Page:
Lower elementary-school students have already formed a fairly accurate concept of scarcity. However, the majority of children at that age may still reason in a superficial and literal manner about economic problems concerning choice and trade-offs (Schug & Birkey, 1985).

Money circulation

Elementary-school students know that workers are paid by bosses for the work done. They also know that consumers pay shopkeepers and that shopkeepers pay middlemen and producers in exchange for goods. However, until 4th or 5th grade they do not connect these two areas of experience. As a result, they may believe that the boss must have access to sources external to the factory or store to pay workers. Or they may think that prices remain the same or even decrease in the passage from producer to consumer (Berti & Bombi, 1988).


The concept of profit, which is a prerequisite idea to understanding the notion of a market economy, emerges naturally in children between the upper elementary and the early middle-school grades (Jahoda, 1979, 1981). By 4th grade, students can usually understand the notion of profit, after specially designed instruction. Students' ability to compare expenses (total costs) and revenue is a prerequisite to this understanding (Berti, 1992).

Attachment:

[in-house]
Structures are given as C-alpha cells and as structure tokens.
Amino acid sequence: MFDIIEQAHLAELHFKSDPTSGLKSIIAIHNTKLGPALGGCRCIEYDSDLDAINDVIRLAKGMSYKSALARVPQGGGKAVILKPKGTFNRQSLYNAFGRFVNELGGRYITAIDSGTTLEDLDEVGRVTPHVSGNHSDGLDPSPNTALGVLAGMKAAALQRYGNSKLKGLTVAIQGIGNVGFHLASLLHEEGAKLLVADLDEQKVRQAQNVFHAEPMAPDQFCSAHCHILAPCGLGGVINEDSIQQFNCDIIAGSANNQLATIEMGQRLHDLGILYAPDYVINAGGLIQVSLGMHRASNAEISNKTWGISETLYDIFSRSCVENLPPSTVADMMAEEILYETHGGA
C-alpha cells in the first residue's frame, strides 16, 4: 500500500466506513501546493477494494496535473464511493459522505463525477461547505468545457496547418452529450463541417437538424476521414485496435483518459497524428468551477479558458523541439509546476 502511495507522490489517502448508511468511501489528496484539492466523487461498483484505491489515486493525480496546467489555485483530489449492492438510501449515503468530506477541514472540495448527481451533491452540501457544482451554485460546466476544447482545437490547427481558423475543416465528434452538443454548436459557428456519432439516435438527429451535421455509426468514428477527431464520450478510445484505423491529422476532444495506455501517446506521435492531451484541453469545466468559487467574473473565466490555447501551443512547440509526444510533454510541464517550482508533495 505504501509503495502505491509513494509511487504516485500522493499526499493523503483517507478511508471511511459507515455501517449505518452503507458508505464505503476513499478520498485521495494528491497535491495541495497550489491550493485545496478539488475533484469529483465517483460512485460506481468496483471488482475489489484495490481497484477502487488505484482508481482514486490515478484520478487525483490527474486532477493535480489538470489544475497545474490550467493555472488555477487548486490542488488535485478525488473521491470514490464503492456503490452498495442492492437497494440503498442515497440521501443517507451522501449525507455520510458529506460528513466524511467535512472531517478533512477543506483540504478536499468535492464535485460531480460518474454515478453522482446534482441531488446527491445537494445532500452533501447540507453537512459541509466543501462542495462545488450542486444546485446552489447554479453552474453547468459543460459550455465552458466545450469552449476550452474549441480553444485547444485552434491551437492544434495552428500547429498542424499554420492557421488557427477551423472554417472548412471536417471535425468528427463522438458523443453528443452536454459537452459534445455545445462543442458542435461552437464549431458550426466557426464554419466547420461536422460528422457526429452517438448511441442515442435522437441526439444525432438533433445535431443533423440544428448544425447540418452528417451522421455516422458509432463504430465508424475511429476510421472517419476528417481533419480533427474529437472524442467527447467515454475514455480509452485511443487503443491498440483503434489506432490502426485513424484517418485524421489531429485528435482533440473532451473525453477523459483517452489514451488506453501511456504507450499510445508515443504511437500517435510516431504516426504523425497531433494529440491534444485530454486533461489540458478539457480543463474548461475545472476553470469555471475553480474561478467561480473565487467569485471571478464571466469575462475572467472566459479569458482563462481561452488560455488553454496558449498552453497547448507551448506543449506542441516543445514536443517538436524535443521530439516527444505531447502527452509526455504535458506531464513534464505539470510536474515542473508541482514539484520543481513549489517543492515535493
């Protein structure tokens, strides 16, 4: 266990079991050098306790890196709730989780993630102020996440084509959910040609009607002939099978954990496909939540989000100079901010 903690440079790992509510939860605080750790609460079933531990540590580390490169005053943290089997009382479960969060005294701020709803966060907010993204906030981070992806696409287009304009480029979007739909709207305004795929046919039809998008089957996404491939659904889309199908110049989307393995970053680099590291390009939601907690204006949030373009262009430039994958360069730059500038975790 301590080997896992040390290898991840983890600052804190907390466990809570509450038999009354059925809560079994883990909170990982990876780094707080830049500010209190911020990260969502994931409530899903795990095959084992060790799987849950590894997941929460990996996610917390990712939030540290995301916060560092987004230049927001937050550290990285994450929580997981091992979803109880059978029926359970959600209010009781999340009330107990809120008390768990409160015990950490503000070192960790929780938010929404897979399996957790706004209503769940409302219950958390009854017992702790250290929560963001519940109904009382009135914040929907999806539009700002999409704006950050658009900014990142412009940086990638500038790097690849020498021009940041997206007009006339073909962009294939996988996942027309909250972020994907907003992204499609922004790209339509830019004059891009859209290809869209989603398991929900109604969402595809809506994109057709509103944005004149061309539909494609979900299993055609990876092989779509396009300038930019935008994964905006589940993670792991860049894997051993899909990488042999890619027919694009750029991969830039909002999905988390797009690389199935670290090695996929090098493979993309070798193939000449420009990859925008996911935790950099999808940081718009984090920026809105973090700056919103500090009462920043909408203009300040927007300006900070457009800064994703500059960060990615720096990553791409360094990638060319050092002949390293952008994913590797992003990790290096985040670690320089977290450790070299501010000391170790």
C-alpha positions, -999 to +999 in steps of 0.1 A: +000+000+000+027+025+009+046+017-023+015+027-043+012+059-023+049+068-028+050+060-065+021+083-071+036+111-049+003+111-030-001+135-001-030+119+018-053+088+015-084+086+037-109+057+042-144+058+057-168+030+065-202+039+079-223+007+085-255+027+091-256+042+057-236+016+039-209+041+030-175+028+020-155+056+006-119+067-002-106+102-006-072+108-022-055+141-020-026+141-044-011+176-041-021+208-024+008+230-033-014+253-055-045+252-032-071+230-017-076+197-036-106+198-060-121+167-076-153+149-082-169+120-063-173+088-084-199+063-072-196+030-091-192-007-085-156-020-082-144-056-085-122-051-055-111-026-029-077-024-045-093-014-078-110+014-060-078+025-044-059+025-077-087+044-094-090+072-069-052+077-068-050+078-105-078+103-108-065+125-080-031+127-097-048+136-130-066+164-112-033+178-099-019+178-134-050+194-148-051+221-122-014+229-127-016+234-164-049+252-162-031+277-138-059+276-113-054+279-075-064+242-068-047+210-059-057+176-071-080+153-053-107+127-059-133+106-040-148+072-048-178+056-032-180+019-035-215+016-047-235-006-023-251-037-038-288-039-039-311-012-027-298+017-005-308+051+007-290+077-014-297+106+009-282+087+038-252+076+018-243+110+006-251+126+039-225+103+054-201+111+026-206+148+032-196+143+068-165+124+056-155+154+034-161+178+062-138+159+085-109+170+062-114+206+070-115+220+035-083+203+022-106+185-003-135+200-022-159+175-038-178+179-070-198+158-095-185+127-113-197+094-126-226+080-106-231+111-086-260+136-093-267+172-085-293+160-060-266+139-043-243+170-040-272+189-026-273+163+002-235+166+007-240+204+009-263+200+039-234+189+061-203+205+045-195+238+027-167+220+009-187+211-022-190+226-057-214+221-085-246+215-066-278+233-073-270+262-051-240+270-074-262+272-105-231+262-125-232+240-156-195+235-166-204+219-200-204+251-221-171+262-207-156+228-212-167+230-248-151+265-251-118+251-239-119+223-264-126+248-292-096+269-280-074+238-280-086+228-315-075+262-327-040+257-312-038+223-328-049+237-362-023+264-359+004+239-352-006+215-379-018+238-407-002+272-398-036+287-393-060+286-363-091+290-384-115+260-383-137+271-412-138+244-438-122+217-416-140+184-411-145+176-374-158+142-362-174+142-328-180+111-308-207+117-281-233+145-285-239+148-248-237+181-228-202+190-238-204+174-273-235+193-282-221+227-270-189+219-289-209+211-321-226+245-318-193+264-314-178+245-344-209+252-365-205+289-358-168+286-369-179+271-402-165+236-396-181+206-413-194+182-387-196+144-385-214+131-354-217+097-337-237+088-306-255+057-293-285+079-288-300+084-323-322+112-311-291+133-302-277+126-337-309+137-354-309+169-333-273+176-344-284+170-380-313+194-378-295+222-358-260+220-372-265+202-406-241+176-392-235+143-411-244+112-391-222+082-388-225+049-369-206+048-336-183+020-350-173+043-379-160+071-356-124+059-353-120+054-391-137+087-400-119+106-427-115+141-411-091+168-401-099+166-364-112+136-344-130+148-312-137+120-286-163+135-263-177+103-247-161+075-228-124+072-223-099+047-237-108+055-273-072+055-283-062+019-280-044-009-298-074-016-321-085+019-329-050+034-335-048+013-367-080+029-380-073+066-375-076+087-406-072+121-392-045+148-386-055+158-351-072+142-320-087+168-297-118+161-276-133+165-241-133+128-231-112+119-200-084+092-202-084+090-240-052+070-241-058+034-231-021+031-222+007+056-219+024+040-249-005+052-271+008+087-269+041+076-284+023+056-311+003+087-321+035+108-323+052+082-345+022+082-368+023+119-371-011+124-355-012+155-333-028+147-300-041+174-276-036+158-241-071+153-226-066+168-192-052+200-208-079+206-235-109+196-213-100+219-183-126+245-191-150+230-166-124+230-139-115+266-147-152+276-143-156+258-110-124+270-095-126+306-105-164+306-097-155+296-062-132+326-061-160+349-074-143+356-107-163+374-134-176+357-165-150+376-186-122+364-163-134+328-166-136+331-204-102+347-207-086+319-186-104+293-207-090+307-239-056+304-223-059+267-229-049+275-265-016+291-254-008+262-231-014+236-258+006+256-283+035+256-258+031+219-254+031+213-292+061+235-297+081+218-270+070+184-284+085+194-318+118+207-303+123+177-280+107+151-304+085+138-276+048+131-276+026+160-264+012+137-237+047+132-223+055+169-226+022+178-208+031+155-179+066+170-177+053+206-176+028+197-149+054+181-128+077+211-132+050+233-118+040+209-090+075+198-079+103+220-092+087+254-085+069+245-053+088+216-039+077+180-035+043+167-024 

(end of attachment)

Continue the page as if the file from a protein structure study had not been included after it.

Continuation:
There are several student difficulties related to understanding the price mechanism in market economies. Even at the college level, students have difficulty understanding that price is not an inherent characteristic of goods but a function of demand and supply (Berti & Grivet, 1990; Marton, 1978). Students often fail to connect the different viewpoints of consumers and producers. For example, while believing that consumers buy less when prices increase, some students may also believe the reverse and that, if demand drops, producers can increase prices to earn the same amount of money as before (Berti & Grivet, 1990).

Source of goods and production